Demonstrating Return On Investment (ROI) in every event project is more vital than ever before.  Determine at the start of the project the aims and objectives of the event and specific tangible targets and ensure that these are delivered or ideally exceeded in full every time.

cross platform social media managementThese are truly exciting times for business and for the events industry in terms of social media.  Every Event Manager should have embraced social media wholeheartedly and have an excellent working knowledge for all platforms relevant to their event communities and target audiences.  Some are however still burying their heads in the sand and missing the huge opportunity social media presents in terms of engagement, marketing, enhancing the live event experience and ensuring the longevity of each project.

Online registration sites are finally developing and becoming more beautiful, social and sophisticated.  It is great to see providers such as Evolero emerging and this is a platform I am keen to try out on a relevant event project during 2014.

People are accessing data and websites on the move through their phones and tablets.  It is really important to check that all web content, including event registration sites, are optimised across multiple devices.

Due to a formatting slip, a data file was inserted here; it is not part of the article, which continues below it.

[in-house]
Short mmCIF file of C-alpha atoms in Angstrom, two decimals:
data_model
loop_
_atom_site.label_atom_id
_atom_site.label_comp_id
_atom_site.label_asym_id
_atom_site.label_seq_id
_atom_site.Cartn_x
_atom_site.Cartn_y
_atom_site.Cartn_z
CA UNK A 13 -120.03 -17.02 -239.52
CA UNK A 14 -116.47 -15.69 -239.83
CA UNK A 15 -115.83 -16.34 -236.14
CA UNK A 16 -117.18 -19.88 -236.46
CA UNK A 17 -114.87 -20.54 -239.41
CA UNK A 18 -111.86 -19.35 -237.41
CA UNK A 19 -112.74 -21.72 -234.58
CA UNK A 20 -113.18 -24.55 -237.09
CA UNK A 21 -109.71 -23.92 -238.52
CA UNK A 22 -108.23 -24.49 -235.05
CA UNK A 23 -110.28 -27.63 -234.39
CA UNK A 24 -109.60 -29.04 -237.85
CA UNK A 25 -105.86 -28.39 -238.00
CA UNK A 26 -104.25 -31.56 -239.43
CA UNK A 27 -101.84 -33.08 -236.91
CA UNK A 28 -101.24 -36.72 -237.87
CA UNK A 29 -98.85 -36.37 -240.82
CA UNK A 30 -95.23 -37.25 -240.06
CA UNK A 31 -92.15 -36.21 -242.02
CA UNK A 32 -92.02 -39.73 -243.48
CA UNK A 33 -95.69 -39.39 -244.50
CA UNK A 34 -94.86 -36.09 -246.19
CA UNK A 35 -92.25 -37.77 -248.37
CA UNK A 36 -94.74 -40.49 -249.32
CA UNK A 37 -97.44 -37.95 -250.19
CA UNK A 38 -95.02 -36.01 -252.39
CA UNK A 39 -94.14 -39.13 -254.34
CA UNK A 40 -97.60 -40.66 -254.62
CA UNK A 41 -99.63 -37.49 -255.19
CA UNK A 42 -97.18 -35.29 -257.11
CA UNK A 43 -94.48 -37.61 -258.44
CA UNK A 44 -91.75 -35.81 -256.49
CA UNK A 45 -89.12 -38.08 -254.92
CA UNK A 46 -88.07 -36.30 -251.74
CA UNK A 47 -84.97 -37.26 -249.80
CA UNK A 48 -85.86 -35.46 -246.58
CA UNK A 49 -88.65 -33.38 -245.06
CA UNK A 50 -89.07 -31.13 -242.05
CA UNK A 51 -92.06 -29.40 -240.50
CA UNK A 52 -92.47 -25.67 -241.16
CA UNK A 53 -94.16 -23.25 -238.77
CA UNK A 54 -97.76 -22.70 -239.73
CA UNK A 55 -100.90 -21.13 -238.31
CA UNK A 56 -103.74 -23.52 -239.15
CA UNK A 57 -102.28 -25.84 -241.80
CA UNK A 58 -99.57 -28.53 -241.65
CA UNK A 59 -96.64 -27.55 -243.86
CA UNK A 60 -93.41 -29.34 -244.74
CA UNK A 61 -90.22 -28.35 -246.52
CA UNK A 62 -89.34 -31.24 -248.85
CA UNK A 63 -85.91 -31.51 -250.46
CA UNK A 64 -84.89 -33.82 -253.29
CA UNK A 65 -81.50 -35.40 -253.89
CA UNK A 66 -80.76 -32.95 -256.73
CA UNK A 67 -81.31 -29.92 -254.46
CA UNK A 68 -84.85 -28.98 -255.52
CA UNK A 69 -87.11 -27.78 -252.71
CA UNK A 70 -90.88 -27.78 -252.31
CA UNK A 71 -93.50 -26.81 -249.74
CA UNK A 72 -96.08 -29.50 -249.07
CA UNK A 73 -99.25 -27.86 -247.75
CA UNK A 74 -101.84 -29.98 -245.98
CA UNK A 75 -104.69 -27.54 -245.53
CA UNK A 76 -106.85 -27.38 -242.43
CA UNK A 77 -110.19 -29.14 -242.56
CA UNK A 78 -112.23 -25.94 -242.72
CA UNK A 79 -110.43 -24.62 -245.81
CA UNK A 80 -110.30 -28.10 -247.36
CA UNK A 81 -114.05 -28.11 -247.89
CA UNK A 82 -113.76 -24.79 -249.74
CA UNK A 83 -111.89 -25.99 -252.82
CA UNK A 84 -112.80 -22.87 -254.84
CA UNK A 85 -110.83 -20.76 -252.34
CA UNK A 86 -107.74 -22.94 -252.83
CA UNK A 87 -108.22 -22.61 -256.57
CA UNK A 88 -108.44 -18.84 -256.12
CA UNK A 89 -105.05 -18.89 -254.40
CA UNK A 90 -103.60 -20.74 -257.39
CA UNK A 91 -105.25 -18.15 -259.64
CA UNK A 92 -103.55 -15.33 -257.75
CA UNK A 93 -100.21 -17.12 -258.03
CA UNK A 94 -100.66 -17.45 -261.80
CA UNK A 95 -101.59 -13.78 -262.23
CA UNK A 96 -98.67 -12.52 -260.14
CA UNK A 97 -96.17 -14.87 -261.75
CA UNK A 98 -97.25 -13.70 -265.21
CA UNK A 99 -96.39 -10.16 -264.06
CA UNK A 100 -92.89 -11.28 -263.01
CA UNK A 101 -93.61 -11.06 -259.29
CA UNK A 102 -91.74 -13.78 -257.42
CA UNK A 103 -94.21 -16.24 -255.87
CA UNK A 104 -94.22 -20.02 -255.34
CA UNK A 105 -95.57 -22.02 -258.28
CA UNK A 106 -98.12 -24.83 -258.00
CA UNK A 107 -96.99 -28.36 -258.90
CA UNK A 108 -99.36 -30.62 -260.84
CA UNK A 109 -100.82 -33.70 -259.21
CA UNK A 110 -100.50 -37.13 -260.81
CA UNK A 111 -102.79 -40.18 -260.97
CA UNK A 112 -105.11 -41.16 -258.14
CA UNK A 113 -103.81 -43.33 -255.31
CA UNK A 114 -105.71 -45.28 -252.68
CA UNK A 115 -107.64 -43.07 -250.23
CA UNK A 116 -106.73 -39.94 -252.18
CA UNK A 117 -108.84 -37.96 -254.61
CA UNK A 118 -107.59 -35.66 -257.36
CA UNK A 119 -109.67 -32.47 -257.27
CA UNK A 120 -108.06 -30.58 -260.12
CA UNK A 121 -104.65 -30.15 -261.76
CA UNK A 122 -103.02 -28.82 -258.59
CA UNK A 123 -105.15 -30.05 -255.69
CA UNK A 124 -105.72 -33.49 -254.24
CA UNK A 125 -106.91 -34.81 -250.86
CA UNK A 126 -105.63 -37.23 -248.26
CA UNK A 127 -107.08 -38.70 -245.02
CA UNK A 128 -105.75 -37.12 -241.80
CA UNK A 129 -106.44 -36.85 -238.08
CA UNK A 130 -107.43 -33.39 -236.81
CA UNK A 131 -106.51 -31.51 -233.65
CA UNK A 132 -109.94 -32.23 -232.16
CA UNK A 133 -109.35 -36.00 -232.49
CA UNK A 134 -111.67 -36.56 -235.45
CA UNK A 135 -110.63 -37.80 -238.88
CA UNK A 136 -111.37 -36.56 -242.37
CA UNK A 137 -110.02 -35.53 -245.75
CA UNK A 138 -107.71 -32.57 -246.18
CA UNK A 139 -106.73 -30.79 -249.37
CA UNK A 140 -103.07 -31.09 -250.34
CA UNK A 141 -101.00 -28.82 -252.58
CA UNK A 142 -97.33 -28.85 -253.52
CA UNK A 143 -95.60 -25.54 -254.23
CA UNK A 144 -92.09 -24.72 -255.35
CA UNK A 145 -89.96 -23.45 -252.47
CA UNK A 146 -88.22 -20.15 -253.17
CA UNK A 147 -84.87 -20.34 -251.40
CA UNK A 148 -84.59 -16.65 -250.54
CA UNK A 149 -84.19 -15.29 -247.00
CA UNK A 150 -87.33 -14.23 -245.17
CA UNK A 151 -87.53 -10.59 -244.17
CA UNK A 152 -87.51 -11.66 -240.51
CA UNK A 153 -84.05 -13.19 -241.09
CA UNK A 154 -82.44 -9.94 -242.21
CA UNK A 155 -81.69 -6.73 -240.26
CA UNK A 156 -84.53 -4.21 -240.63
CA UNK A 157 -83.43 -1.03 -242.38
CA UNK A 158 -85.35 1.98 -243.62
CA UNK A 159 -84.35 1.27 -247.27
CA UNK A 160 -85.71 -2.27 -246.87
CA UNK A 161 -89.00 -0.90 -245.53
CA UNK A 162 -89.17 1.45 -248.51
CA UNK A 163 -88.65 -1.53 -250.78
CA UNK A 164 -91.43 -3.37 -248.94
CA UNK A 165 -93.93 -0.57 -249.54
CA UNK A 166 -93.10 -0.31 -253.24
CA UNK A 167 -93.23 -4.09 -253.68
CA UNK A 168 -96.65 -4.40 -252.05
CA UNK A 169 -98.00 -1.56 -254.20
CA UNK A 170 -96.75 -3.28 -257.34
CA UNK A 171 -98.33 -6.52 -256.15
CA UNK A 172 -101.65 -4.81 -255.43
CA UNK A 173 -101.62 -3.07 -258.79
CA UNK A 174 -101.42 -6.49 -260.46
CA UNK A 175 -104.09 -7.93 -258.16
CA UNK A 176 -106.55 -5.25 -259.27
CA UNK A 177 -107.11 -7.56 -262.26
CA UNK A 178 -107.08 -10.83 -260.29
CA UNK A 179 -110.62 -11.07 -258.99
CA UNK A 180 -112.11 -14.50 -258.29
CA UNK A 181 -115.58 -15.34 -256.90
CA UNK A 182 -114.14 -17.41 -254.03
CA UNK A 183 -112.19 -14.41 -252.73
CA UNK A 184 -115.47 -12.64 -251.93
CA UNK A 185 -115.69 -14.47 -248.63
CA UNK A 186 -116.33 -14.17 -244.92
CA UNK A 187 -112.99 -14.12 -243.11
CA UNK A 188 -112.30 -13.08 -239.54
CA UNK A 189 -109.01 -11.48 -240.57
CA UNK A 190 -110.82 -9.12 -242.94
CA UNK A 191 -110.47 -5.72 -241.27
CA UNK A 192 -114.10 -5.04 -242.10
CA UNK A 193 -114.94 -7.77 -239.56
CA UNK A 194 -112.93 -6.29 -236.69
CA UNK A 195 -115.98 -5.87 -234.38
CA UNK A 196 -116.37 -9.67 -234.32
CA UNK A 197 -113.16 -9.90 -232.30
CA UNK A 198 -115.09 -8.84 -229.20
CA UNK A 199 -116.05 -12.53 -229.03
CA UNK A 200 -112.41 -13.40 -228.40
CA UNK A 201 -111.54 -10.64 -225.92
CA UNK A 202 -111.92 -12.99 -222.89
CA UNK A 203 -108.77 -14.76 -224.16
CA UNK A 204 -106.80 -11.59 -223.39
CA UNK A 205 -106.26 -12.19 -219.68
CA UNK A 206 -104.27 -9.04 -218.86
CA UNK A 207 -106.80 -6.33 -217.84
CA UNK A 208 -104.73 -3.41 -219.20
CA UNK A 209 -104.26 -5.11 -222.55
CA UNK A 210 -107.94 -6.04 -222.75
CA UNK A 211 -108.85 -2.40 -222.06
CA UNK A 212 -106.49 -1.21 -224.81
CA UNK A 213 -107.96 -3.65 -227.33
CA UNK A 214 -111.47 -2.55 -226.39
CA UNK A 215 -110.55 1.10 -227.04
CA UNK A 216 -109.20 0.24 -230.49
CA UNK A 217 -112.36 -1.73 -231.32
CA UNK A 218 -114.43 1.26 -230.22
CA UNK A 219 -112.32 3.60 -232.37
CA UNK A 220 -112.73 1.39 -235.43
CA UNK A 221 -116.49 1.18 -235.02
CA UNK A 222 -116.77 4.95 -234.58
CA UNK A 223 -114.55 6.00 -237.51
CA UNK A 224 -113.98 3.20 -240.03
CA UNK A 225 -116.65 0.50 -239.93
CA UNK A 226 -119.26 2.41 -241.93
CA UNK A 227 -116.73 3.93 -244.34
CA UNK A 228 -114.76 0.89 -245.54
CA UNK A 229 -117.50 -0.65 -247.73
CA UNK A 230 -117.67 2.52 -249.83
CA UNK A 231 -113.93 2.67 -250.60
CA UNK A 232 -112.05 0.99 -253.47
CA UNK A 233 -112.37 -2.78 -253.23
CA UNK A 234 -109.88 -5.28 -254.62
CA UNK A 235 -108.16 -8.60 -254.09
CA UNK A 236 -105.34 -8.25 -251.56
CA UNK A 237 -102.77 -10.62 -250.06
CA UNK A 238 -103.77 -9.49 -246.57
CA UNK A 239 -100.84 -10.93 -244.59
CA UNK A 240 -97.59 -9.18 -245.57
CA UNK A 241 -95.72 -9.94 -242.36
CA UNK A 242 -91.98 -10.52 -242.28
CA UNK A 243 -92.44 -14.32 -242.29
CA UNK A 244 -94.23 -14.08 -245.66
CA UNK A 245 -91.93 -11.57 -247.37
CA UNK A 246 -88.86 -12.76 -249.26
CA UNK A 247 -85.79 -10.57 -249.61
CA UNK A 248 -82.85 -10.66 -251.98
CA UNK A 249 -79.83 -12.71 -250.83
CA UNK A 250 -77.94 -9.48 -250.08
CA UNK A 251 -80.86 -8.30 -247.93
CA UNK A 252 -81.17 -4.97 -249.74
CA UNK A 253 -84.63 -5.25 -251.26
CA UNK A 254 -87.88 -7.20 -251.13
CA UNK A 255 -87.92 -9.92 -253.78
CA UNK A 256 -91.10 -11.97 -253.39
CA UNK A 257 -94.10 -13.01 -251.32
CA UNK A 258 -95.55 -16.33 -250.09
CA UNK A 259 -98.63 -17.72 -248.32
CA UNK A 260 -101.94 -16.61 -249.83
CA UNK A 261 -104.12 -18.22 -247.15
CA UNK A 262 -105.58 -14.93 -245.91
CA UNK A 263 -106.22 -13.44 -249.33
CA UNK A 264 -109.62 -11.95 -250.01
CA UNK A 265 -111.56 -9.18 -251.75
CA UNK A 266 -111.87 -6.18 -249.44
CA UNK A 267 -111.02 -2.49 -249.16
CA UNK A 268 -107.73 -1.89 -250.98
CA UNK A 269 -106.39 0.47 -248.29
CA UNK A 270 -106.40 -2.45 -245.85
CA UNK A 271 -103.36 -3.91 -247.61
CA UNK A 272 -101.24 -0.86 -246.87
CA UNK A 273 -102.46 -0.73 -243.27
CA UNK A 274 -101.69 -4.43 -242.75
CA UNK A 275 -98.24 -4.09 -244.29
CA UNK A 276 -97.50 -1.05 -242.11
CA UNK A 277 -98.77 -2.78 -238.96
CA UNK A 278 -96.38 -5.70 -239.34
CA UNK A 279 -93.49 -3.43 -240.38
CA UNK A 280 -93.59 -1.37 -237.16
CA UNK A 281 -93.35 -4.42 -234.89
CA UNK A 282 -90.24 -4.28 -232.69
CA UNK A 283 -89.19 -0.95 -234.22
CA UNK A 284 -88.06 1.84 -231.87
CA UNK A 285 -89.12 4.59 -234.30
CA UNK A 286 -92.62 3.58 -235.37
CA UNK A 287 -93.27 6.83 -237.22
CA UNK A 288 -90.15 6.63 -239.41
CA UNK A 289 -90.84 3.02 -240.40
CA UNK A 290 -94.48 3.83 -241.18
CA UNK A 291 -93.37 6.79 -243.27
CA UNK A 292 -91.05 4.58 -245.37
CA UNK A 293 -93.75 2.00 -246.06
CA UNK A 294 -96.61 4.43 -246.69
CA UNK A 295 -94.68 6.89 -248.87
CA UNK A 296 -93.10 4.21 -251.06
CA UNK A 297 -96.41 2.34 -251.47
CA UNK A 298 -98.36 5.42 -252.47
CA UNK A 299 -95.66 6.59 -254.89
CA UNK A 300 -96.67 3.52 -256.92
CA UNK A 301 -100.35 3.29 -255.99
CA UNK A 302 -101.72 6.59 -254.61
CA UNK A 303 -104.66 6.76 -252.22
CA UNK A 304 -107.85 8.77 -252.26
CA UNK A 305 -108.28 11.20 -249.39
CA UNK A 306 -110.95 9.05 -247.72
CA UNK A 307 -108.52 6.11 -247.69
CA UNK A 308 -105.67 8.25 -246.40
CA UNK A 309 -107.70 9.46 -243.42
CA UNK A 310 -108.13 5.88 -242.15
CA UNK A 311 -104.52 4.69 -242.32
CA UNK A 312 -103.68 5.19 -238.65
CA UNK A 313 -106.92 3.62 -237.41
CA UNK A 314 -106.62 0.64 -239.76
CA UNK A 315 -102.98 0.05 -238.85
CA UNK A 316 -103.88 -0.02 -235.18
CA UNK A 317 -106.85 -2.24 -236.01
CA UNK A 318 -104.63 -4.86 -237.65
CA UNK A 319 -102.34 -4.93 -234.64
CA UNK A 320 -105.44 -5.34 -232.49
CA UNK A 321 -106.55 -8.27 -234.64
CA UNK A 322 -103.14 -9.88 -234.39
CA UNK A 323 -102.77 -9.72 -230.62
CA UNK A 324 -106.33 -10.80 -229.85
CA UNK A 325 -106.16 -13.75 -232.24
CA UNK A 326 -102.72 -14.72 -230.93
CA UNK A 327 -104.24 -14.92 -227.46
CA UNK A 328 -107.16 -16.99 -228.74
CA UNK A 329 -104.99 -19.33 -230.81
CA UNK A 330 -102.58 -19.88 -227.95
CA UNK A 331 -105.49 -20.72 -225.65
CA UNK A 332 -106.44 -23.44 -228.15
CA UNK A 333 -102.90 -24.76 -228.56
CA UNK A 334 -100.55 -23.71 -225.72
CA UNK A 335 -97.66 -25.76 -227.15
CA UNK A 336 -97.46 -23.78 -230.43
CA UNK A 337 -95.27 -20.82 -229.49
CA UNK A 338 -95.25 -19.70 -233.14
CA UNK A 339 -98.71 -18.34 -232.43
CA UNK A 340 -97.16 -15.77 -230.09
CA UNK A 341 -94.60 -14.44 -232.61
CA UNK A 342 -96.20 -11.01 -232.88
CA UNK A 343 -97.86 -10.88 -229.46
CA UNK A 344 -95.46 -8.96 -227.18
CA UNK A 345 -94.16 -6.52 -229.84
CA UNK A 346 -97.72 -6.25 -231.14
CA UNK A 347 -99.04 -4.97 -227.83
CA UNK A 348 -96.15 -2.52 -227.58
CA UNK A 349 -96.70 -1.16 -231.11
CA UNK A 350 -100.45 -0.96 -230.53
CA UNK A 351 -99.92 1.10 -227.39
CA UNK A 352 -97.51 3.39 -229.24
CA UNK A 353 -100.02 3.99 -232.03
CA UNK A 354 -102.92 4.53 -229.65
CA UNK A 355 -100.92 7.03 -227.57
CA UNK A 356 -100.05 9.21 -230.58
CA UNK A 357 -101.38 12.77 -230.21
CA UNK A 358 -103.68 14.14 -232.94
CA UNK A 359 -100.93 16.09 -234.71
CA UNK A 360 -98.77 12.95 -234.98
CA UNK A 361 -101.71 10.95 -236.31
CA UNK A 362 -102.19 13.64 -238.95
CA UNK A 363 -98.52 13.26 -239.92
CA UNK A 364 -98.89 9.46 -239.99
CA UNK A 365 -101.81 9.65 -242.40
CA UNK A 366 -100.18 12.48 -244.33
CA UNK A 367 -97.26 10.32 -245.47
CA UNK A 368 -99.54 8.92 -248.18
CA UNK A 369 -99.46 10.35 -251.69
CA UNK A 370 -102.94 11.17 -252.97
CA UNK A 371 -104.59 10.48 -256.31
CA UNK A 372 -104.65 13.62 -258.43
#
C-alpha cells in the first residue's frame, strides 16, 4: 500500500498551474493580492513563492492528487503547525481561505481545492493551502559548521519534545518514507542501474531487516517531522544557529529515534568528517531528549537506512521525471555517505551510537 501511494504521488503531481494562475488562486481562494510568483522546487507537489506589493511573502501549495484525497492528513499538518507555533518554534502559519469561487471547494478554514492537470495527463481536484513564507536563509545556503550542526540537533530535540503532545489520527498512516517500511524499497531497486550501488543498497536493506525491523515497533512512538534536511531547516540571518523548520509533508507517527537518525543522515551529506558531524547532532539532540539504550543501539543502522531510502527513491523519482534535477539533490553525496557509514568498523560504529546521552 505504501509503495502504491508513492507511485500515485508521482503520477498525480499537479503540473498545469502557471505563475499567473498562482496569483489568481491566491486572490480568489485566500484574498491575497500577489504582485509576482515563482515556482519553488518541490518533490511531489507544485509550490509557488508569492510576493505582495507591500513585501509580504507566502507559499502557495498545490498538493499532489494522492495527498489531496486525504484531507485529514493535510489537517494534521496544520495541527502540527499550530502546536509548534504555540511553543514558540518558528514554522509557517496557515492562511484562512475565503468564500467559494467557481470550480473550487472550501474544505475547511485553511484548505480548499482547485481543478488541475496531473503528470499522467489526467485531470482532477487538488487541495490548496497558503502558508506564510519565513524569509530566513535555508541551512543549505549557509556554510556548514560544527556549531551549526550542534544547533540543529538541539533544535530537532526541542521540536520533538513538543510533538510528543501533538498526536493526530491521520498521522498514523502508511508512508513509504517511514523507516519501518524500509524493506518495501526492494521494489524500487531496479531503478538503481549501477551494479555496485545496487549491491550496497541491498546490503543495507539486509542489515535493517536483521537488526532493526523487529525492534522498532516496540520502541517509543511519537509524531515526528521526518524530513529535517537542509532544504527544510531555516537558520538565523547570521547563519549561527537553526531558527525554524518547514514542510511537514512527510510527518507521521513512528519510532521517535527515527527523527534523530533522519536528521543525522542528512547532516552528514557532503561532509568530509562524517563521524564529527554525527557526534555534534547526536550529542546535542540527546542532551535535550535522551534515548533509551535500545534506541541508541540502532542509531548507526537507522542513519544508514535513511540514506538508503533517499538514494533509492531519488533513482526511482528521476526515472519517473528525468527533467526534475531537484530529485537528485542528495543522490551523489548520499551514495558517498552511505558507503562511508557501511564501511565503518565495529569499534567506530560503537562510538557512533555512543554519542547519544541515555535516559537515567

Although the UK business blogging community is very strong the events industry seem to be slow on the take up, as discussed in my blog post The Event Industry and Blogging: Are Event Managers Missing a Trick?  I am sure 2014 will see a strong rise in the number of UK Event Professionals blogging.  Furthermore I think that Event Managers should develop closer relationships with key players in the blogging community and engage with them better on relevant event projects.  This is certainly something I am keen to explore and find out more about.

Video marketing and vlogging are also areas which are growing in importance.  These are definitely exciting areas we want to incorporate more whenever the opportunity arises.

The modern delegate rightly demands more and expects a truly slick and professional event experience every time!  If you are running an event or conference internally with little previous event management experience we definitely recommend that you should talk to and enlist help from a professional event management company such as Events Northern Ltd otherwise you risk damaging your company brand and reputation (and also being overwhelmed and stressed by the enormity of the task of organising the event itself!).